- The Washington Times - Thursday, August 7, 2008

GRESHAM, Ore. | A year ago, William Paul Young was selling circuit boards in a Portland suburb, doing Web consulting and trying to market “The Shack,” an unorthodox novel aimed at disenchanted Christians.

Today, his 248-page allegory is in the Top 10 on Amazon.com, No. 1 in religious fiction in Publisher’s Weekly, the No. 1 trade paperback fiction at Barnes & Noble bookstores and on the New York Times best-seller list.

Rarely does a piece of Christian fiction sell more than a few thousand copies. But “The Shack,” with its cover of an arty drawing of a dilapidated building under a heavenly glow, has sold more than 2 million books. NBC’s “Today” show interviewed Mr. Young on July 17. Several film offers are on the table.

Sitting in a Gresham coffee shop, the 53-year-old author turned celebrity said the book had made God accessible to multitudes who see Him as “angry, distant and disappointed in us.”

“We’re so used to God being Gandalf with an attitude,” he added.

The novel’s hero, Mackenzie “Mack” Phillips, is the grief-stricken father of Missy, 6, who was slain during a family camping trip to northeastern Oregon’s Wallowa Mountains.

Drowning in bitterness and sorrow, he receives a mysterious note in his mailbox from God four years later inviting him to revisit the site of the crime. There, he finds Eden-like surroundings and three people representing the Trinity. God the Father is a jolly, middle-aged black woman; Jesus is a 30-something Israeli; and the Holy Spirit is Sarayu, a wiry Asian woman.

The rest of the book details Mack’s adventures and conversations he has with the trio over a 48-hour period about why God allows evil. Missy, now in heaven, also makes a brief appearance.

“This is about the character of God,” said the author, “and how He won’t abuse or violate us to accomplish His purposes.”

It also is about whether God is truly good. Born in Grand Prairie, Alberta, and then whisked off to New Guinea by his missionary parents, Mr. Young had early life experiences that seemed to confirm a malevolent deity.

First, he was sexually abused by the natives, then by fellow students at a boarding school. He found happiness with his wife, Kim, and then was overwhelmed by the deaths of three close family members. He nearly torpedoed his marriage by committing adultery 15 years ago and lost the family home when he and his wife went bankrupt in 2003.

Then Mrs. Young prodded her husband to write a book about his spiritual healing for their six children. He sent a copy to Wayne Jacobsen, an itinerant pastor out of Moorpark, Calif., and Brad Cummings, a pastor turned film producer.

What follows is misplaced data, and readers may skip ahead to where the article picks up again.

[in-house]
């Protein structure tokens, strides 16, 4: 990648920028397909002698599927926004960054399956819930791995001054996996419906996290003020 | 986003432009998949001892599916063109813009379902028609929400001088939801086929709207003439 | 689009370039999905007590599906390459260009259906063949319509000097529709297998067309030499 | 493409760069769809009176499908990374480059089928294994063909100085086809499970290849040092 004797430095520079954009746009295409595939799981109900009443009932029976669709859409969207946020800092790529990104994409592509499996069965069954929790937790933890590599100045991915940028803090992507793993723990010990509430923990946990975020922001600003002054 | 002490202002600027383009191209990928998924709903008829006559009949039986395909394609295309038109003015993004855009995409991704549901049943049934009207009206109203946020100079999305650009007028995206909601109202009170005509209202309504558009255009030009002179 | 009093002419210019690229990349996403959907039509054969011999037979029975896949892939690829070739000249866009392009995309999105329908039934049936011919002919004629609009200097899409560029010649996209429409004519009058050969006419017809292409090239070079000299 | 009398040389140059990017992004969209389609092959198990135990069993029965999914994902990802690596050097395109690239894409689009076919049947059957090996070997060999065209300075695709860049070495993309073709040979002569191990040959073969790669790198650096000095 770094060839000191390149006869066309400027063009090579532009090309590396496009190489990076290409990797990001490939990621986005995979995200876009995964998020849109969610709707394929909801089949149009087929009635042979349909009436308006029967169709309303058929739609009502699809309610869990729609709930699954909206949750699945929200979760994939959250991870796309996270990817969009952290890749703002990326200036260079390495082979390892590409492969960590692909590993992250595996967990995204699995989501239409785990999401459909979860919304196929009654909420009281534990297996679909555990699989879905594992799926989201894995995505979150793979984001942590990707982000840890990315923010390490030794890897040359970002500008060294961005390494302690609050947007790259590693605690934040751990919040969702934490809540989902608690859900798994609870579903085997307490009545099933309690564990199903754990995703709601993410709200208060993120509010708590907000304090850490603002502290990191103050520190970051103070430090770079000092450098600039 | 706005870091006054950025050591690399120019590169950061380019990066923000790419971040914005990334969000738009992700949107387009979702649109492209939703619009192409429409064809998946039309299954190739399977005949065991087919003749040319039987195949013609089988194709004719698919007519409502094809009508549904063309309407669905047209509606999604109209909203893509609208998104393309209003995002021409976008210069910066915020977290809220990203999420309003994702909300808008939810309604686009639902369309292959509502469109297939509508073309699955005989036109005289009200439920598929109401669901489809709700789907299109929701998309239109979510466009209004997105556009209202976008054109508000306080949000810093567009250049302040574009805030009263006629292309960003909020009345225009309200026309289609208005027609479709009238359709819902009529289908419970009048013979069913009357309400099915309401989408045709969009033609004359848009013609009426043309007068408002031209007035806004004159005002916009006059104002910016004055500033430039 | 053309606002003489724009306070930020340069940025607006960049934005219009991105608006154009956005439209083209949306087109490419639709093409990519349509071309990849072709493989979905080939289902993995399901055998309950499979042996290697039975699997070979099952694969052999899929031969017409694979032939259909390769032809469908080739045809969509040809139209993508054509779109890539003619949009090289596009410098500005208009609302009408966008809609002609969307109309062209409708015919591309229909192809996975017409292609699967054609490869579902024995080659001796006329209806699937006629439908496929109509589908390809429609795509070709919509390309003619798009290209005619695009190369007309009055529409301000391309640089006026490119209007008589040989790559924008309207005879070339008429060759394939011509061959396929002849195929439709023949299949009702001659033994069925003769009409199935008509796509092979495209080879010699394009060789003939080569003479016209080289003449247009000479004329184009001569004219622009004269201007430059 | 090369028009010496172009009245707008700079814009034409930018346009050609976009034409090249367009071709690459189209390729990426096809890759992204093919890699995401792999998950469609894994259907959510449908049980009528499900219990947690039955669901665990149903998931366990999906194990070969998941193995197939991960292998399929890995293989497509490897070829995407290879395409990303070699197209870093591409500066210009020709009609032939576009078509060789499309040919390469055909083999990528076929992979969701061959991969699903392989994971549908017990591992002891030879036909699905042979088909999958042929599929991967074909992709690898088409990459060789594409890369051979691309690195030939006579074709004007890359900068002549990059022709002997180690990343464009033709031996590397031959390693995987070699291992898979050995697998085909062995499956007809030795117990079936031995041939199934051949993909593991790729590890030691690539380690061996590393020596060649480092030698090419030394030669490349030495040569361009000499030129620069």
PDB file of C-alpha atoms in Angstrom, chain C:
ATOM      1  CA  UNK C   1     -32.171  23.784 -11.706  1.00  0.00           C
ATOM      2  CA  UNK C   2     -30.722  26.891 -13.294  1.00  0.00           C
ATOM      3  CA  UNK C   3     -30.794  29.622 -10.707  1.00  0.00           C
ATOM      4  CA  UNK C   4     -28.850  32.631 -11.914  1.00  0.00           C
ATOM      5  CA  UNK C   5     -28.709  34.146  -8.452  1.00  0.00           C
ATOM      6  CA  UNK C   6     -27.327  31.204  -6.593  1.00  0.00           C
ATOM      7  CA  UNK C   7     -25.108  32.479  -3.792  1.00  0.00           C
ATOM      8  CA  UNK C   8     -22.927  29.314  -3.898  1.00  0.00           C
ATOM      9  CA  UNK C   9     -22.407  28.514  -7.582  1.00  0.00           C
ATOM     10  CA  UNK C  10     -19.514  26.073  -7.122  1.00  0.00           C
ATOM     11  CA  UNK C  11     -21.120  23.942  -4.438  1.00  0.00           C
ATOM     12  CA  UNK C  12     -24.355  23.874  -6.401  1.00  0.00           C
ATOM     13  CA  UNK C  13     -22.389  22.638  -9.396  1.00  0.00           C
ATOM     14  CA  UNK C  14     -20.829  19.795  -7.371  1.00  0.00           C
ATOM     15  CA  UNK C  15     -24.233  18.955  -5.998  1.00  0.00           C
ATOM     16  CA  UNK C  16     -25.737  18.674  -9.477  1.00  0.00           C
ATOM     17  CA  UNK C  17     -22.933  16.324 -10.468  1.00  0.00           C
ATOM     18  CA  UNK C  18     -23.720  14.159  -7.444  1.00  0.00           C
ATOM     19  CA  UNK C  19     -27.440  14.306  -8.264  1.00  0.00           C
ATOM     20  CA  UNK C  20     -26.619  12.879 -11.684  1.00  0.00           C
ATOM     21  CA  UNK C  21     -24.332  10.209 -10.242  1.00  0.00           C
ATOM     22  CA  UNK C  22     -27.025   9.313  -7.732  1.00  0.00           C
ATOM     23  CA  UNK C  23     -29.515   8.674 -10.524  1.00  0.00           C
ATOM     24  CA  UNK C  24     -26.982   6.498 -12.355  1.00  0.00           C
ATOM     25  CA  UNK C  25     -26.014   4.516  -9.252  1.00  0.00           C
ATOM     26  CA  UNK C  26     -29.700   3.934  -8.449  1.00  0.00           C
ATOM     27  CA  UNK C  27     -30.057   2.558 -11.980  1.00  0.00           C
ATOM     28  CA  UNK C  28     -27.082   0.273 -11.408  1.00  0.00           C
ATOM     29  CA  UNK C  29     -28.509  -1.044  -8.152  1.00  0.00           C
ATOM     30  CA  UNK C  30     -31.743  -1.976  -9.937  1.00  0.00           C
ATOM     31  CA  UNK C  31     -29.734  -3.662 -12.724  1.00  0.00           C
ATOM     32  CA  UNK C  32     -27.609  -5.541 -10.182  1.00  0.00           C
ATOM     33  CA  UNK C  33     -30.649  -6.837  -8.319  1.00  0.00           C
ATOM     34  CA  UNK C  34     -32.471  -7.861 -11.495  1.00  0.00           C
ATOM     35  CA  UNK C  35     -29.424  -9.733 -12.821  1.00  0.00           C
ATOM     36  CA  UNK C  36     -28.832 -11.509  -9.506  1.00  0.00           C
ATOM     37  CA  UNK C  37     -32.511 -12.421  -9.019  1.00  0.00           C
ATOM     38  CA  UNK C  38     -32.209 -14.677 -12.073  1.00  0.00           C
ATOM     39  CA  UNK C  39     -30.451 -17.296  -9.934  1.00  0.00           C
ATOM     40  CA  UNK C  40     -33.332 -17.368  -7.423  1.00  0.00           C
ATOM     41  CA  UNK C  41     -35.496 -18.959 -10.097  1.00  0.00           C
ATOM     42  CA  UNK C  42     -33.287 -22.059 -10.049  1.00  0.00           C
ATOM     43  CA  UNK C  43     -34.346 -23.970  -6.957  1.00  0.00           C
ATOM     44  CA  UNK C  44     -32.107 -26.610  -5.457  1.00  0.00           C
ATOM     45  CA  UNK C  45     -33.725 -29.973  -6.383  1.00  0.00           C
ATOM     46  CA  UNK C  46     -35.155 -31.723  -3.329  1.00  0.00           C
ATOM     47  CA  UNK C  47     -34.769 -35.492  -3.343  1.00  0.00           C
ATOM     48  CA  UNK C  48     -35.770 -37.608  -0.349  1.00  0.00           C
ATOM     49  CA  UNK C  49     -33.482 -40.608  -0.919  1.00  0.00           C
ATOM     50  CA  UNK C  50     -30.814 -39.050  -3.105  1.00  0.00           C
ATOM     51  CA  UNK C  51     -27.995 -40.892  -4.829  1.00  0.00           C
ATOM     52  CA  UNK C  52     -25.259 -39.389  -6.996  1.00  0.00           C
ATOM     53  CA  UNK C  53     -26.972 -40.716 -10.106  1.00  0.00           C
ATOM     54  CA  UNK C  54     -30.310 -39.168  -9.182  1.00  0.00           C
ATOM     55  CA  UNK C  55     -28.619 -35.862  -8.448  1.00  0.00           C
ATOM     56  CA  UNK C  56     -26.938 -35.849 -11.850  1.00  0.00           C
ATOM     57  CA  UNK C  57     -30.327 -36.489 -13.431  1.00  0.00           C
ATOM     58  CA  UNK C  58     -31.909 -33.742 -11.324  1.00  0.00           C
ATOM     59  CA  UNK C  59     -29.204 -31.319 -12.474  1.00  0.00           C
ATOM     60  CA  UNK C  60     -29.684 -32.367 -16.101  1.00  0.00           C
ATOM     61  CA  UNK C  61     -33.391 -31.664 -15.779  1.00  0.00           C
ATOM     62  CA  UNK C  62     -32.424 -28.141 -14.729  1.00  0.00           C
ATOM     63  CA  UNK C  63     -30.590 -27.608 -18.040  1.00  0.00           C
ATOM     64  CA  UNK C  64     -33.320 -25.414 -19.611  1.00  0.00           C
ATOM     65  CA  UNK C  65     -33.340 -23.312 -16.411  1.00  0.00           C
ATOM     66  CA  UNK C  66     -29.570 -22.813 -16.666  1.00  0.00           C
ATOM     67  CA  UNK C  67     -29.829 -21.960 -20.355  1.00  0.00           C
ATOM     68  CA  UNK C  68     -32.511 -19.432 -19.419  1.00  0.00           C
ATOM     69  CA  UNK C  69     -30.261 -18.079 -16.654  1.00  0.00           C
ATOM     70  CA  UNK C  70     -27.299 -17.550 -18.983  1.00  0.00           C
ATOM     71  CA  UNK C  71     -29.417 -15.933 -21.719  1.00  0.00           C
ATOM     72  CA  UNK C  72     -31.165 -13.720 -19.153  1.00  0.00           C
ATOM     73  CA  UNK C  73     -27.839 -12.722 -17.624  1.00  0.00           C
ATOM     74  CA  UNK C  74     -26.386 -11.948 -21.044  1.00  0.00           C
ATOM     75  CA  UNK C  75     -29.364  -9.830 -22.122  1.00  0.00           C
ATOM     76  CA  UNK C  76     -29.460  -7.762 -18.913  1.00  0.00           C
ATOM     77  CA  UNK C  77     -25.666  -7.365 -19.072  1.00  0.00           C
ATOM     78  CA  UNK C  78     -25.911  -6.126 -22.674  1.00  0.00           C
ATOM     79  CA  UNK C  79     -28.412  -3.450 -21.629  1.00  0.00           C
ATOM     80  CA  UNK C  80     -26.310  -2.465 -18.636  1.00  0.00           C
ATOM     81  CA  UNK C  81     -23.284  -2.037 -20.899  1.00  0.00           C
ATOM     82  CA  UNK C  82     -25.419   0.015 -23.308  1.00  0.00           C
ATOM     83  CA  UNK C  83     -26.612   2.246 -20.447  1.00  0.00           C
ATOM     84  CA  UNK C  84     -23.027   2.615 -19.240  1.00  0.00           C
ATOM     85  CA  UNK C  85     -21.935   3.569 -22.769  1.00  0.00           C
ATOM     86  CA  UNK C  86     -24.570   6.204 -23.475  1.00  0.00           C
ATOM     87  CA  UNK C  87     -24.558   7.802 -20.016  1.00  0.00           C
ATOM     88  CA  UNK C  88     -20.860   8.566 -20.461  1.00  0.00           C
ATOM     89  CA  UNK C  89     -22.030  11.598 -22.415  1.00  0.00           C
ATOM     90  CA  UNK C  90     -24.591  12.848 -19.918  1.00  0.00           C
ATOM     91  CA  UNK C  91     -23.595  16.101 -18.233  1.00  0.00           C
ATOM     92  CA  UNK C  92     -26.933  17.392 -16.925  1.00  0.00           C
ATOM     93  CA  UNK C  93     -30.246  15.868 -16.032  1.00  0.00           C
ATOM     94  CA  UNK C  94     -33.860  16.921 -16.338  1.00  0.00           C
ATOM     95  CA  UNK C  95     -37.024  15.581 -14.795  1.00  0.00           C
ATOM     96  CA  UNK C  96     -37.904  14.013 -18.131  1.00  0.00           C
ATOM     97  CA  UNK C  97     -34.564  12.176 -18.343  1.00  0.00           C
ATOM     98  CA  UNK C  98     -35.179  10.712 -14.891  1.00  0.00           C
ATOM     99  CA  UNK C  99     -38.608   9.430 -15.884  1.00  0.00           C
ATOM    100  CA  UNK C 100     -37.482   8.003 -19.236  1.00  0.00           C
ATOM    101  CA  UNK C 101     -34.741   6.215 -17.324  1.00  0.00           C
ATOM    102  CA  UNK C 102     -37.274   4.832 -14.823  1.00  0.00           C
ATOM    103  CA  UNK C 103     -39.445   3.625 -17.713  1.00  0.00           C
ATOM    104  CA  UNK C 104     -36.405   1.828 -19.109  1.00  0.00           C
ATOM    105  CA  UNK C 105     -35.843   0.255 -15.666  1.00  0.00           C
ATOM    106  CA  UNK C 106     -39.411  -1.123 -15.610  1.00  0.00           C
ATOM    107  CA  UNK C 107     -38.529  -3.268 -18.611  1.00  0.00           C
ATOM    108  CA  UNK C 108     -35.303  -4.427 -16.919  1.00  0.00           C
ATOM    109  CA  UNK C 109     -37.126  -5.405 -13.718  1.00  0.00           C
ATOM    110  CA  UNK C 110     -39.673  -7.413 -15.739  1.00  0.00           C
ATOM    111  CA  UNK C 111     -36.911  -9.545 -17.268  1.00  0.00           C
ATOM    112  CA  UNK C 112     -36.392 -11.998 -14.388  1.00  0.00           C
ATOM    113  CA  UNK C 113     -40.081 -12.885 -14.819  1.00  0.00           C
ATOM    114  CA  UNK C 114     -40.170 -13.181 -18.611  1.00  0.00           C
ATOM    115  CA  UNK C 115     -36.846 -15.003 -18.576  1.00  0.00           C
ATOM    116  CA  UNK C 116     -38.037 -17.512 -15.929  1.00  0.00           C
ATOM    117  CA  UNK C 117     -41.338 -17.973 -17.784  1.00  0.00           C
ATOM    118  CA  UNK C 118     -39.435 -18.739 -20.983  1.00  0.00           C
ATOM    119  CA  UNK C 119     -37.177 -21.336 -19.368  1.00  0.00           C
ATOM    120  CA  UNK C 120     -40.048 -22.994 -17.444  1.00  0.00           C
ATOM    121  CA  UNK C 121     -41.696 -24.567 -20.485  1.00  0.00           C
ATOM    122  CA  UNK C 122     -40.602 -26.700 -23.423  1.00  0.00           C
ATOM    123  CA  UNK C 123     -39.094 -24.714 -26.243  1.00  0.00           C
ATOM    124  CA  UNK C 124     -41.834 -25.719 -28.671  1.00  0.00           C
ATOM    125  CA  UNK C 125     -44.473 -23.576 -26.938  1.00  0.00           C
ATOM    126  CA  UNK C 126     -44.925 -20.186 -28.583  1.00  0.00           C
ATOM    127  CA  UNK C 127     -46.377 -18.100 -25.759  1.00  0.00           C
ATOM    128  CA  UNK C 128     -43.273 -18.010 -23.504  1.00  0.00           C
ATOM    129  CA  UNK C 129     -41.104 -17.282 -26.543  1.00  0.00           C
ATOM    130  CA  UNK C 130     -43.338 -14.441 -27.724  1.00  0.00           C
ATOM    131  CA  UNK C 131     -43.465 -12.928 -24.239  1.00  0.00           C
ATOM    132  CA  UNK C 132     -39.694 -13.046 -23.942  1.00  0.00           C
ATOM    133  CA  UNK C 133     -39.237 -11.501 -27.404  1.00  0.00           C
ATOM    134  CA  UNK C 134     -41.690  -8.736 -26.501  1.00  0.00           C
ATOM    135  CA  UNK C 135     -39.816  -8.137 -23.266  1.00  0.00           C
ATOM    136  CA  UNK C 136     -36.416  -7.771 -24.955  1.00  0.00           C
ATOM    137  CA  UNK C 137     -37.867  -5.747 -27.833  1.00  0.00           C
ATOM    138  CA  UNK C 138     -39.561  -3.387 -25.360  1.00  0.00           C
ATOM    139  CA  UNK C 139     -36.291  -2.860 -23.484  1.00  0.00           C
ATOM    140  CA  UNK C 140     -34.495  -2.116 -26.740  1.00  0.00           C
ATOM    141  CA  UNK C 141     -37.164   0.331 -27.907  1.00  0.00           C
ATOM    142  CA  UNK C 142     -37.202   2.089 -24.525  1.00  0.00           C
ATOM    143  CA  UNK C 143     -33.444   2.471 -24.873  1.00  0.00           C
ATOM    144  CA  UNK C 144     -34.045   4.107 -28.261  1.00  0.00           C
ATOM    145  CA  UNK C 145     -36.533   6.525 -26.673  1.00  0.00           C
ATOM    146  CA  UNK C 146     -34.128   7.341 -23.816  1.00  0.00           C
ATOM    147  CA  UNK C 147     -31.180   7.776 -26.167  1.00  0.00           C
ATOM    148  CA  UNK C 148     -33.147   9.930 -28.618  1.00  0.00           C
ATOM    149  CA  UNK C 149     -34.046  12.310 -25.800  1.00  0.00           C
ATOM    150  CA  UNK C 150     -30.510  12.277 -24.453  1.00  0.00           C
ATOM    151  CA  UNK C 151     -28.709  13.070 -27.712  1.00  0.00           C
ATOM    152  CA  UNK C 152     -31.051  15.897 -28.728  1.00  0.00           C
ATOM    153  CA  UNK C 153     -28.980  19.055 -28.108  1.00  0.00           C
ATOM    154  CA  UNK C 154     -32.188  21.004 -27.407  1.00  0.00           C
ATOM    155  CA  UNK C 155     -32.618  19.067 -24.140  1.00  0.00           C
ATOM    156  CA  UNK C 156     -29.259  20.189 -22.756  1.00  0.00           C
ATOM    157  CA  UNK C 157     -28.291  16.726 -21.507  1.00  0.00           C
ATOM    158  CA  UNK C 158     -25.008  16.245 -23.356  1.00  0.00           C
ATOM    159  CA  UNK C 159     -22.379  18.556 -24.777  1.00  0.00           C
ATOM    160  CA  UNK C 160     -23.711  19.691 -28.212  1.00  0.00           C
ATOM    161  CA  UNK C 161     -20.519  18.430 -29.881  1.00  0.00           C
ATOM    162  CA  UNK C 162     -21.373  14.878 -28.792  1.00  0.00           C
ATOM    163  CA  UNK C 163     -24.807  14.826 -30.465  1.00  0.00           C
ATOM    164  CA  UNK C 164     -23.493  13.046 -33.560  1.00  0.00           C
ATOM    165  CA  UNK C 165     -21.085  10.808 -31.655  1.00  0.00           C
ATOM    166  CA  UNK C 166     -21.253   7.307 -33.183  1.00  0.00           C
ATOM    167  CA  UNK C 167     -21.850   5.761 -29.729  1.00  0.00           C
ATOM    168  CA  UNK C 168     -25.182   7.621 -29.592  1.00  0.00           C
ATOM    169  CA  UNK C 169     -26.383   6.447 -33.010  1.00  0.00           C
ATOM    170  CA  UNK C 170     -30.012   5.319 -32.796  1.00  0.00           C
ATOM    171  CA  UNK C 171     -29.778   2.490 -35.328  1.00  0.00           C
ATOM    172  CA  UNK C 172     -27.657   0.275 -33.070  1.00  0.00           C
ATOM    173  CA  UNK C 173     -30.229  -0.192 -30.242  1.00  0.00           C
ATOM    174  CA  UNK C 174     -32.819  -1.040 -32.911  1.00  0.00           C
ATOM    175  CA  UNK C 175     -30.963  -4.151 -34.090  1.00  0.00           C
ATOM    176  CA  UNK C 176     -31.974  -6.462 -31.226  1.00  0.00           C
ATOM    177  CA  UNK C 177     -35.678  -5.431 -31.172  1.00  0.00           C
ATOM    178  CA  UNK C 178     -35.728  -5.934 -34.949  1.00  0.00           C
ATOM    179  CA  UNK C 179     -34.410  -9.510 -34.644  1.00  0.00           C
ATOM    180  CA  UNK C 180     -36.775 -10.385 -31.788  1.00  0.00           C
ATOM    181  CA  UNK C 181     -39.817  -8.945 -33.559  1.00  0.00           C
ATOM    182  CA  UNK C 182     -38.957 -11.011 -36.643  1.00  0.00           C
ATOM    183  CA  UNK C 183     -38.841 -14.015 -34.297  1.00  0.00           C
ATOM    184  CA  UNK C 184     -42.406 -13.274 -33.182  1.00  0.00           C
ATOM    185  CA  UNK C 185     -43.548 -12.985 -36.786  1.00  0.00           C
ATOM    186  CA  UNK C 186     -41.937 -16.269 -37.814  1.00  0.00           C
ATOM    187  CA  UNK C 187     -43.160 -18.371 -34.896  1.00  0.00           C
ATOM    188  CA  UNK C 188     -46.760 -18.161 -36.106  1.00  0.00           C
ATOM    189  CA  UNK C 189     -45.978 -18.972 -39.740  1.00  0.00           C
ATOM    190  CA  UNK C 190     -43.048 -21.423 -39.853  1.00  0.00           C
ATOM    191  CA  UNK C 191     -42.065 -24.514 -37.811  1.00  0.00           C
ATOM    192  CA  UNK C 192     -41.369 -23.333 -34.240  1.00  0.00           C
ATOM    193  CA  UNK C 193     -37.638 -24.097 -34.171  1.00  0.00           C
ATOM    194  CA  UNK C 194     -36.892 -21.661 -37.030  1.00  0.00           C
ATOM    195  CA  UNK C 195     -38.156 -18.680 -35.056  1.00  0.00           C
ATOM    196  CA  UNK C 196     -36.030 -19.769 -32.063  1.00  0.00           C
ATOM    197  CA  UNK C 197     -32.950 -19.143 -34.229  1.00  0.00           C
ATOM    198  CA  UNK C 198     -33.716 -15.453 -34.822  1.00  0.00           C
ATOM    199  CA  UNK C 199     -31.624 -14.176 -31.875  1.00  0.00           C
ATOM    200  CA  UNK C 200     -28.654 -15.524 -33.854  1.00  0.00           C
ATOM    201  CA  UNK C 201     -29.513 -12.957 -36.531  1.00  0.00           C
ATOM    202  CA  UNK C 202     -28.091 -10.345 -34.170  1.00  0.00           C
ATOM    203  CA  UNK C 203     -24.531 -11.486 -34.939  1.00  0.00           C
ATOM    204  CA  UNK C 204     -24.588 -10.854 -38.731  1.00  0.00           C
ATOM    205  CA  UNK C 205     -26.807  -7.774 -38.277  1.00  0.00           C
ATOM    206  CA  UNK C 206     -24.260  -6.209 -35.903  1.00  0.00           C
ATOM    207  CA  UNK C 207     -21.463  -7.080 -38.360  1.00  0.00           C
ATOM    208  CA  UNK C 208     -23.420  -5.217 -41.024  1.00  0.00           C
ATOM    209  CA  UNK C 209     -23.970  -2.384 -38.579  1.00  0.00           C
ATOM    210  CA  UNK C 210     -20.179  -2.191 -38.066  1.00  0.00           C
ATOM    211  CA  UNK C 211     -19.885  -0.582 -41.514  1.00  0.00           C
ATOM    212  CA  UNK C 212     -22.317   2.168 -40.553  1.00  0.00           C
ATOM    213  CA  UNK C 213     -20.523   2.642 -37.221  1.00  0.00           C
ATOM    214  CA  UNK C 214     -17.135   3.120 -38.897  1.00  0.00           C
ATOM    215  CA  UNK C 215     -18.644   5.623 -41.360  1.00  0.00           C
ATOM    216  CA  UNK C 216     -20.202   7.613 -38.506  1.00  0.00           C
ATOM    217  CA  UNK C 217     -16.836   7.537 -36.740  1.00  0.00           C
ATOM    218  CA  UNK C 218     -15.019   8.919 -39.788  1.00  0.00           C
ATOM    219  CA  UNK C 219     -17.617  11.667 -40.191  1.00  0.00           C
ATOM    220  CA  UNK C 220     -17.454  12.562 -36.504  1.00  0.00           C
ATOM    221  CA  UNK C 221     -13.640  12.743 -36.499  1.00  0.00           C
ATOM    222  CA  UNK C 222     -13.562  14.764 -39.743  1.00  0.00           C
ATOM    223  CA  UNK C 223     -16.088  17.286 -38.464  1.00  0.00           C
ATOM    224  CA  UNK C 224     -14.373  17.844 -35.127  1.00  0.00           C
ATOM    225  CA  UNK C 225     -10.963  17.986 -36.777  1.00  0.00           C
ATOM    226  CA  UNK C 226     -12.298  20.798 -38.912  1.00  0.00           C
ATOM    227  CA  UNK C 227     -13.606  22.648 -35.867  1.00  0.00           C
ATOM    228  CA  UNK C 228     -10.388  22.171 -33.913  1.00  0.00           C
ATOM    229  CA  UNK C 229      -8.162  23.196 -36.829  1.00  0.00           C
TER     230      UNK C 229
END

“It was an incredible story,” Mr. Cummings said. “It so honestly dealt with pain and didn’t provide trite answers and unveiled a God incredibly present and in love with us.

“What was so fascinating was the interplay between the three members of the Trinity. I have never seen something that so described the relationship within the heart of God.”

Mr. Jacobsen sent the manuscript to a dozen Christian publishers, all of whom rejected it.

“They just found it a bit too edgy for the conservative Christian crowd,” Mr. Cummings said. “They then shipped it to their secular imprints which found it too Jesusy for their readers. We think there is a massive missing middle - an audience that wants spiritual things and that is tired of being preached at.”

Mr. Jacobsen added that several Christian publishers privately acknowledged that they feared bad reactions from their leading “cash cow” authors who might bolt for another publisher. The two pastors then created their own company, Windblown Media, to publish the book. It was released May 1, 2007, with 1,000 pre-orders thanks to www.thegodjourney.com, a weekly podcast to 150 countries.

“We didn’t know how many books to print nor where to store them,” Mr. Cummings said. “But within three months we had sold our initial print run of 10,000.”

Print runs of 22,000 and 50,000 sold out by Christmas. Stories started to trickle in about churches giving out box loads of the book.

“People were really touched,” Mr. Cummings said. “They identified with the pain in this story and ended up with the revelation that God has not abandoned them but meets them in the midst of their tragedy.”

When the book hit the New York Times best-seller list this spring, the pastors struck a distribution agreement with Hachette Book Group USA.

Critics include Prison Fellowship founder Charles W. Colson, who chastised Mr. Young on May 6 in his prison ministry BreakPoint commentary for his “low view of Scripture.”

The Rev. Mark Driscoll, pastor of the Seattle megachurch Mars Hill, told his congregation in the spring not to read the book. “Regarding the Trinity, it’s actually heretical,” he said. “It’s goddess worship. If God the Father is God the Mother, that changes everything.”

Mr. Cummings dismisses such criticism.

“The fact that God shows up as a heavyset black lady leads some people to have their circuits fried,” he said. “The book is a way to help people to look beyond their stereotypes.”

After all, LifeWay Christian Stores, the official distributor for Southern Baptist books, is selling the novel despite a temporary sales freeze in June that allowed theologians to examine the book.

“The head buyer called me back two weeks later,” Mr. Cummings said, “and said the findings were [that] there was nothing in the book that warranted pulling it from the shelves. Now if you find anything wrong with the book, that makes the Southern Baptists more liberal than you. It holds its weight against any doctrinal challenge.”

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